I like to challenge myself when writing and like many authors, I’ve a number of novels started, but not yet finished. I decided that I wanted to publish Love is Another Country as a way of moving some of the characters out of my head! This novel was well received in the category of Romantic Novels at the Scottish Association of Writers conference a couple of years ago and it seemed the natural place to start.

I really enjoyed writing the story of Isla Scott’s attempts to keep the family livery stables as a going concern and the hero, Andrei Petrov, provided a bit of a challenge. Of course one of the main characters is Destiny, Isla’s horse. If she loses Kilrossie, will she have to sell Destiny?
Inspiration for the story

Although I don’t ride, my daughter has long had a love of horses and I spent a lot of time when she was younger taking her to the stables where her horse was kept, not to mention driving all over the country to equestrian competitions and helping to look after it. I well remember winter evenings roaming over pitch dark fields with a torch trying to call her horse in. Fortunately my daughter can now drive herself!

As I learned more about them, I grew to realise what interesting animals horses are and the fictional Kilrossie, where my heroine Isla Scott lives, seemed a natural setting for my story. Her horse, Destiny, is an amalgam of various horses I’ve met over the years.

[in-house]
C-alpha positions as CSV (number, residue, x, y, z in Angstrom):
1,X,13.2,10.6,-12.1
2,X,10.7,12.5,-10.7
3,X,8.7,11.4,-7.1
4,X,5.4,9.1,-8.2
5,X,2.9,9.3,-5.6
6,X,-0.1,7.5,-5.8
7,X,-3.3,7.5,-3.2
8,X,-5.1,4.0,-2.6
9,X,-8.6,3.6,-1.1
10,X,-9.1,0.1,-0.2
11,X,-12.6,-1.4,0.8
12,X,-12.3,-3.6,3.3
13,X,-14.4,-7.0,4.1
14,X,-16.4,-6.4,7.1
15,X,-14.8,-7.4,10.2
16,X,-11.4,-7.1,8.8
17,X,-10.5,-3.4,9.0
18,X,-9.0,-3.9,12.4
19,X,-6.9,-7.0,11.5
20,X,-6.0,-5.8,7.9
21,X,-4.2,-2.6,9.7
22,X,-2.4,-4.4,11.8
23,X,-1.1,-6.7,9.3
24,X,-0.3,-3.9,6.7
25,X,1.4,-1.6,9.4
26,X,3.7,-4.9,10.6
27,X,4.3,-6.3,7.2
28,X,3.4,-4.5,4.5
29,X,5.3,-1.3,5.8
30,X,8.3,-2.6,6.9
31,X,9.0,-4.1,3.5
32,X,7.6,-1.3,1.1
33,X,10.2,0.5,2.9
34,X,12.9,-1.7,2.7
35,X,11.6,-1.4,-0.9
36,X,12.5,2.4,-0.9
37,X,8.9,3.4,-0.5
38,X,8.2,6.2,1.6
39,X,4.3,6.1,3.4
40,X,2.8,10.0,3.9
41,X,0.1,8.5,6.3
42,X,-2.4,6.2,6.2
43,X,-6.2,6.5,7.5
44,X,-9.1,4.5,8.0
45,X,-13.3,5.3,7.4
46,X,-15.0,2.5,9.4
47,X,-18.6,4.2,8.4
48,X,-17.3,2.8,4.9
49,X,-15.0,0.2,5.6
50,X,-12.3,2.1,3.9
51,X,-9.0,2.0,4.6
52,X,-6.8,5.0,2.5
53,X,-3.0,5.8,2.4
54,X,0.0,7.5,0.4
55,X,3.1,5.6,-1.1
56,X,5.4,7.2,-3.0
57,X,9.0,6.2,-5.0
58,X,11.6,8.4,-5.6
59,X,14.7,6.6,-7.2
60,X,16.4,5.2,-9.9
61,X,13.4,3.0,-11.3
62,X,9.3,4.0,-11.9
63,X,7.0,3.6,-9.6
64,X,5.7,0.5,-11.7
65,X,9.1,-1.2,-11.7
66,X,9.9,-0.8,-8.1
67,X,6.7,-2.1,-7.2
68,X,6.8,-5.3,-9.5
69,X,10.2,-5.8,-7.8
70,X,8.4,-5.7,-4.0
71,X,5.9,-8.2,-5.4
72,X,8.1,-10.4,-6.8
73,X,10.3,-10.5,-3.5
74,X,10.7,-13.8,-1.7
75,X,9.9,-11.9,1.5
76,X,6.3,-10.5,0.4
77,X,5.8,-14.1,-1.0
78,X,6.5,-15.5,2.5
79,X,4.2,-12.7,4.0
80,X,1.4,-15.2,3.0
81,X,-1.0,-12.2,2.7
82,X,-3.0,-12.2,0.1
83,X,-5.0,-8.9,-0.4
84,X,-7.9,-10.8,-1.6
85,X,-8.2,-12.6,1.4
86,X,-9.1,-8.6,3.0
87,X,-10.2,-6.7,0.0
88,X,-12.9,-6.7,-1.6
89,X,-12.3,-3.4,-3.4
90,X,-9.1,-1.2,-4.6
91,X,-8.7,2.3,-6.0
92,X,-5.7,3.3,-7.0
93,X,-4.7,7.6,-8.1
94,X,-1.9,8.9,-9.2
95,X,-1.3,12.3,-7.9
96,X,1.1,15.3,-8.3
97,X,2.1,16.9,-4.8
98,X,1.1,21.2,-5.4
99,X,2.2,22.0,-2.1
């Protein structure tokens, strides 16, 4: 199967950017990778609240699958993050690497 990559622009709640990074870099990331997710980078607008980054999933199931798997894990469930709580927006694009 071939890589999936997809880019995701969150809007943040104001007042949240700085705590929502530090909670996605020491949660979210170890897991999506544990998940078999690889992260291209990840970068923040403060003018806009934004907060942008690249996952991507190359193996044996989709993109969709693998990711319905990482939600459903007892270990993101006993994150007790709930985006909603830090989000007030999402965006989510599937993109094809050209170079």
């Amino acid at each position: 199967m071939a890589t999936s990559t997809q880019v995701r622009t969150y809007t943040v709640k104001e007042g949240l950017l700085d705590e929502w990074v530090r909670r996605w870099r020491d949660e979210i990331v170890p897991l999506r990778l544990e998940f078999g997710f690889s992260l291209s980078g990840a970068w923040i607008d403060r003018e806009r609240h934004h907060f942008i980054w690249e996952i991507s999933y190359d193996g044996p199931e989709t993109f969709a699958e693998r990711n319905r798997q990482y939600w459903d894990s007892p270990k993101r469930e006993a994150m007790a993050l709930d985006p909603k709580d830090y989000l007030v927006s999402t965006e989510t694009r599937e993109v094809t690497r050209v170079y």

As for my hero, Andrei Petrov, I’m not sure where he came from – nor why he’s Russian. But that’s the way a writer’s imagination works sometimes, I guess!

And a very good hero he is, Myra!

You can connect with Myra on her website, Facebook and twitter: @duffy_myra 
About the Author
Myra Duffy writes both fiction and non-fiction: her first success was winning a national writing competition at the age of thirteen.
Her non-fiction (a series of fifteen Management and Training books) was very successful, but in recent years she has returned to her main interest of writing fiction and has had short stories featured in a variety of magazines and journals.

She is best known for her Isle of Bute cosy crime novels. Her latest, Bad Blood at Rothesay Castle, was published in November 2016.

Myra says, “Love is Another Country is my first romantic novel. There are no dead bodies in this story, but there is some suspense and I enjoyed the challenge of writing in a different genre.”